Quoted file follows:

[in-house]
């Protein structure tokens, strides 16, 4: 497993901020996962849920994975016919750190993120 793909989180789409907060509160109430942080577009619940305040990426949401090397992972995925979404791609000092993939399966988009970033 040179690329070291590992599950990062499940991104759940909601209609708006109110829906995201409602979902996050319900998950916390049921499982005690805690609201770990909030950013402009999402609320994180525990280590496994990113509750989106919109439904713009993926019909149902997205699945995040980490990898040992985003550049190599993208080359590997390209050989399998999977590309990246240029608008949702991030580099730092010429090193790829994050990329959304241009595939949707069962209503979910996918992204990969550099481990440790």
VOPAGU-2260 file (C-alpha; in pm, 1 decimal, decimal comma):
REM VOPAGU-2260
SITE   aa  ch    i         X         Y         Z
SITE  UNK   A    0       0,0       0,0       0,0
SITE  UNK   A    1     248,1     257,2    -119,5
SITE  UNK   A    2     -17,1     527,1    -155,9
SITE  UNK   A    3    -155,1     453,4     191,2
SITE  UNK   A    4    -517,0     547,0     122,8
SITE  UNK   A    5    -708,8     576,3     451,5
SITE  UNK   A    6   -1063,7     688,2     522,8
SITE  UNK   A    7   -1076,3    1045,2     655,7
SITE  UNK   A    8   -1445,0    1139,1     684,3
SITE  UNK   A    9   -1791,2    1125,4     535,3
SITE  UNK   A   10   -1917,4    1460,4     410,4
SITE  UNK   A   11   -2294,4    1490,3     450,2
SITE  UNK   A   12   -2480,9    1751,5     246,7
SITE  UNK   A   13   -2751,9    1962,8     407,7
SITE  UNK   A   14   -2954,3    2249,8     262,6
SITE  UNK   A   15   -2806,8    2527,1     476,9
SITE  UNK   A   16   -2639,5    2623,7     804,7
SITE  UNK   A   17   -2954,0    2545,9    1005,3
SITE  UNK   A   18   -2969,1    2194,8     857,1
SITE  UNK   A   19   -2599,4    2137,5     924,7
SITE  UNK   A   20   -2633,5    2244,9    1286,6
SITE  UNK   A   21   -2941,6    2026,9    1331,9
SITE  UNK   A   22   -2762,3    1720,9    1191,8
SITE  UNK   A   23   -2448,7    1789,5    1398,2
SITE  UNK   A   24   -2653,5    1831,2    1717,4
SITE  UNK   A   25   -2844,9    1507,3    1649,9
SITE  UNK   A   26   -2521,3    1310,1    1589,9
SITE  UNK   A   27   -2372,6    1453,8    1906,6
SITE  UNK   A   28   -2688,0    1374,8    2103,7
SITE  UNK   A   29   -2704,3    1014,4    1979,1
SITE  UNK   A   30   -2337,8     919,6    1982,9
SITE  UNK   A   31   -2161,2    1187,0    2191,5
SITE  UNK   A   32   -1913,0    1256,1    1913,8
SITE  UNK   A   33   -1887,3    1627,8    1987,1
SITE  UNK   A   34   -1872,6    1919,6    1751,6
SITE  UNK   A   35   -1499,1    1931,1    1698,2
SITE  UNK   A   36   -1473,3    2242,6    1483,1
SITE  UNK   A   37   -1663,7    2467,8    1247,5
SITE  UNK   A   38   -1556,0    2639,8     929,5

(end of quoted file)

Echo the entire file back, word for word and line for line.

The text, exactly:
[in-house]
């Protein structure tokens, strides 16, 4: 497993901020996962849920994975016919750190993120 793909989180789409907060509160109430942080577009619940305040990426949401090397992972995925979404791609000092993939399966988009970033 040179690329070291590992599950990062499940991104759940909601209609708006109110829906995201409602979902996050319900998950916390049921499982005690805690609201770990909030950013402009999402609320994180525990280590496994990113509750989106919109439904713009993926019909149902997205699945995040980490990898040992985003550049190599993208080359590997390209050989399998999977590309990246240029608008949702991030580099730092010429090193790829994050990329959304241009595939949707069962209503979910996918992204990969550099481990440790």
VOPAGU-2260 file (C-alpha; in pm, 1 decimal, decimal comma):
REM VOPAGU-2260
SITE   aa  ch    i         X         Y         Z
SITE  UNK   A    0       0,0       0,0       0,0
SITE  UNK   A    1     248,1     257,2    -119,5
SITE  UNK   A    2     -17,1     527,1    -155,9
SITE  UNK   A    3    -155,1     453,4     191,2
SITE  UNK   A    4    -517,0     547,0     122,8
SITE  UNK   A    5    -708,8     576,3     451,5
SITE  UNK   A    6   -1063,7     688,2     522,8
SITE  UNK   A    7   -1076,3    1045,2     655,7
SITE  UNK   A    8   -1445,0    1139,1     684,3
SITE  UNK   A    9   -1791,2    1125,4     535,3
SITE  UNK   A   10   -1917,4    1460,4     410,4
SITE  UNK   A   11   -2294,4    1490,3     450,2
SITE  UNK   A   12   -2480,9    1751,5     246,7
SITE  UNK   A   13   -2751,9    1962,8     407,7
SITE  UNK   A   14   -2954,3    2249,8     262,6
SITE  UNK   A   15   -2806,8    2527,1     476,9
SITE  UNK   A   16   -2639,5    2623,7     804,7
SITE  UNK   A   17   -2954,0    2545,9    1005,3
SITE  UNK   A   18   -2969,1    2194,8     857,1
SITE  UNK   A   19   -2599,4    2137,5     924,7
SITE  UNK   A   20   -2633,5    2244,9    1286,6
SITE  UNK   A   21   -2941,6    2026,9    1331,9
SITE  UNK   A   22   -2762,3    1720,9    1191,8
SITE  UNK   A   23   -2448,7    1789,5    1398,2
SITE  UNK   A   24   -2653,5    1831,2    1717,4
SITE  UNK   A   25   -2844,9    1507,3    1649,9
SITE  UNK   A   26   -2521,3    1310,1    1589,9
SITE  UNK   A   27   -2372,6    1453,8    1906,6
SITE  UNK   A   28   -2688,0    1374,8    2103,7
SITE  UNK   A   29   -2704,3    1014,4    1979,1
SITE  UNK   A   30   -2337,8     919,6    1982,9
SITE  UNK   A   31   -2161,2    1187,0    2191,5
SITE  UNK   A   32   -1913,0    1256,1    1913,8
SITE  UNK   A   33   -1887,3    1627,8    1987,1
SITE  UNK   A   34   -1872,6    1919,6    1751,6
SITE  UNK   A   35   -1499,1    1931,1    1698,2
SITE  UNK   A   36   -1473,3    2242,6    1483,1
SITE  UNK   A   37   -1663,7    2467,8    1247,5
SITE  UNK   A   38   -1556,0    2639,8     929,5